The quantitive MSP analyses of DAPK using two spatially separated probes did show the discordance between methylation at the two designated sites that had originally been mapped as discordant by tBGS. This reinforces the idea that (a) tBGS data is generally concordant with MSP data, based on CpG sites where both assays have been applied; and (b) inference of methylation from one CpG site or region to another is fraught with uncertainty. Additionally, the reasonable correlation between the quantitive MSP and tBGS findings, at each of the two probe sites, was reassuring to the validity of tBGS mapping in these trace exhaled specimens.
For initial confirmation of control status, each control subject who underwent biopsy for clinical indications did also undergo imaging routinely, prior to consideration of dominant lesion biopsy, per clinical routine. This would exclude a significant "missed cancer", other than the one biopsied. Additionally, any subject undergoing a biopsy procedure that had initially negative clinical bronchoscopic biopsies, follow-up surgical or other biopsy procedures and clinical data were tracked for three months from time of enrollment, to reconfirm control status. For those controls not imaged/biopsied by clinical routine, while control misclassification is always a potential problem in case-control studies where some controls are drawn from an at-risk population, with little prospective follow-up, we feel that the thorough vetting of all available clinical and pathologic data in a three month timeframe after enrollment minimized this potential problem. Clearly, prospective follow-up is needed to definitively ascertain outcome, a good design for future more ambitious biomarker studies.
We do not envision exhaled DNA as a method for detection of a small, peripheral tumor. Rather, as field carcinogenesis progresses over the lung epithelia, transforming cells and their debris containing methylated tumor suppressor genes will be shed, marking an increased probability for a lung tumor to arise somewhere, but likely not directly exfoliating from an existing lung tumor in a given deep anatomic location. The exhaled DNA might better be viewed as a whole lung epithelium sampling tool. Therefore, the performance of this biomarker class in predicting lung cancer (i.e. in risk assessment) could be viewed as akin to other "risk factors" for any disease including lung cancer - non-deterministic, but rather informing further early diagnostic, disease detection, and preventive efforts. These speculations, of course, require considerably more extensive cross-sectional and prospective testing.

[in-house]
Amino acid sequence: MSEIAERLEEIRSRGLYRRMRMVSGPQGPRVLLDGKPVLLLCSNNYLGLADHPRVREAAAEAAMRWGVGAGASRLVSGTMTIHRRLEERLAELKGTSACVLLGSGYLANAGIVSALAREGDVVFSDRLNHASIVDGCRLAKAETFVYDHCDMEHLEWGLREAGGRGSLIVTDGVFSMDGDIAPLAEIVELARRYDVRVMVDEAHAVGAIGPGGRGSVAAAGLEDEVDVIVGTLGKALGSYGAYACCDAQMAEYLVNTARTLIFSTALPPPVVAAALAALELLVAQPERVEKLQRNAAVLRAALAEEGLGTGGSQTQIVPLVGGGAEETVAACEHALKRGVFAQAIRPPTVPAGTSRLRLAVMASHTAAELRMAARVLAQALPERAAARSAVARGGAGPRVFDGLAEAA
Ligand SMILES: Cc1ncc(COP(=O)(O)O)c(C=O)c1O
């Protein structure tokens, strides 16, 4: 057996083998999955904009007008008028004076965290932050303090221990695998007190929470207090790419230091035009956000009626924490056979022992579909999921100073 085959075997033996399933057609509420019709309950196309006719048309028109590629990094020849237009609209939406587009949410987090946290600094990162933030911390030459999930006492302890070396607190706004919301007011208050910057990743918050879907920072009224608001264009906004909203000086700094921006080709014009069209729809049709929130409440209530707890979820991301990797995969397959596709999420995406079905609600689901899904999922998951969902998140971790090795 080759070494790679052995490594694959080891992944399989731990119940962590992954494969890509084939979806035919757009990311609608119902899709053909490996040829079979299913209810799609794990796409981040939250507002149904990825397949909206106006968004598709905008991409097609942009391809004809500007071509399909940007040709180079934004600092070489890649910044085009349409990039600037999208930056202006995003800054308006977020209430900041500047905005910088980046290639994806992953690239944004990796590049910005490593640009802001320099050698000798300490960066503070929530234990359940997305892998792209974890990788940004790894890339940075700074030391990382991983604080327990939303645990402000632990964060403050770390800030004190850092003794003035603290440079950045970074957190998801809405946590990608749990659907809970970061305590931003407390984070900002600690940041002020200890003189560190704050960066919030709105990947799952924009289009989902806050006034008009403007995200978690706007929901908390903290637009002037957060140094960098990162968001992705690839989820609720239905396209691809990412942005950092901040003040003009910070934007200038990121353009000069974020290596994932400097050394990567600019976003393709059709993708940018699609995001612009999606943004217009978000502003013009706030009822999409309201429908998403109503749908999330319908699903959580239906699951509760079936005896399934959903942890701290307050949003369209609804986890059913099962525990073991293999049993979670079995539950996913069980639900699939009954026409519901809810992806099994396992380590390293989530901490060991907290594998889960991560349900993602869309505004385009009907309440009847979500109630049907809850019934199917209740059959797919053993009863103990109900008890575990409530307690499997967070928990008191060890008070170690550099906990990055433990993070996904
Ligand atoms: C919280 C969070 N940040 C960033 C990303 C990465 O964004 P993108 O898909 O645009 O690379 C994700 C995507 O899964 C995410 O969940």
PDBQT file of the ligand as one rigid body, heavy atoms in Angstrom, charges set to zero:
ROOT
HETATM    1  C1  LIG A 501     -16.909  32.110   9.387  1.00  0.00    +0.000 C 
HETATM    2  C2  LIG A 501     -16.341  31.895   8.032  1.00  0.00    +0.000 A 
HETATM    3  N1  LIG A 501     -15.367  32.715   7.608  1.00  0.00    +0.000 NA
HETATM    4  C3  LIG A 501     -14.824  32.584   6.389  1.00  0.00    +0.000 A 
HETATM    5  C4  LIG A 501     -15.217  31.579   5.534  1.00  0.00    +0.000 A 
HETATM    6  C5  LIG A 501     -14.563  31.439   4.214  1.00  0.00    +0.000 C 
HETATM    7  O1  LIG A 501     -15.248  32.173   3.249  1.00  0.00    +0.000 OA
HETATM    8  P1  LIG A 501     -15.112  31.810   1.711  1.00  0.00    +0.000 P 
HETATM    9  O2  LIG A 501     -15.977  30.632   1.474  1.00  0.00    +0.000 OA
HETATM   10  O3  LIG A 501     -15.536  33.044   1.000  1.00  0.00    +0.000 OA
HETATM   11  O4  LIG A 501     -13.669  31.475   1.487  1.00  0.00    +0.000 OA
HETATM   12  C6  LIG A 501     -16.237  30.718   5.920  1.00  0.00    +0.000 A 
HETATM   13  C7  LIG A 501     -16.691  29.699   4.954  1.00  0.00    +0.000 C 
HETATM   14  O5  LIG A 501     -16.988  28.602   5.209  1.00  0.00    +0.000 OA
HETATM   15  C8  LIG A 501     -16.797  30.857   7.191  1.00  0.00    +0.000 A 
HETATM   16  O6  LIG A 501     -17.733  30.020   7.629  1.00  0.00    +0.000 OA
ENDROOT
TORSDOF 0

In summary, non-invasive access of lower airway tissues for DNA methylation studies appears achievable. Our work demonstrates that DNA methylation in EBC is detectable, can be comprehensively mapped, and in piloting a small number of genes, shows some signal that correlates with tobacco exposure, and perhaps with case-control status. If further characterized and anatomically validated, the approach could help facilitate the non-invasive provision of components of human lung epithelia for epigenetic studies of lung cancer and other lung disease pathogenesis and risk assessment.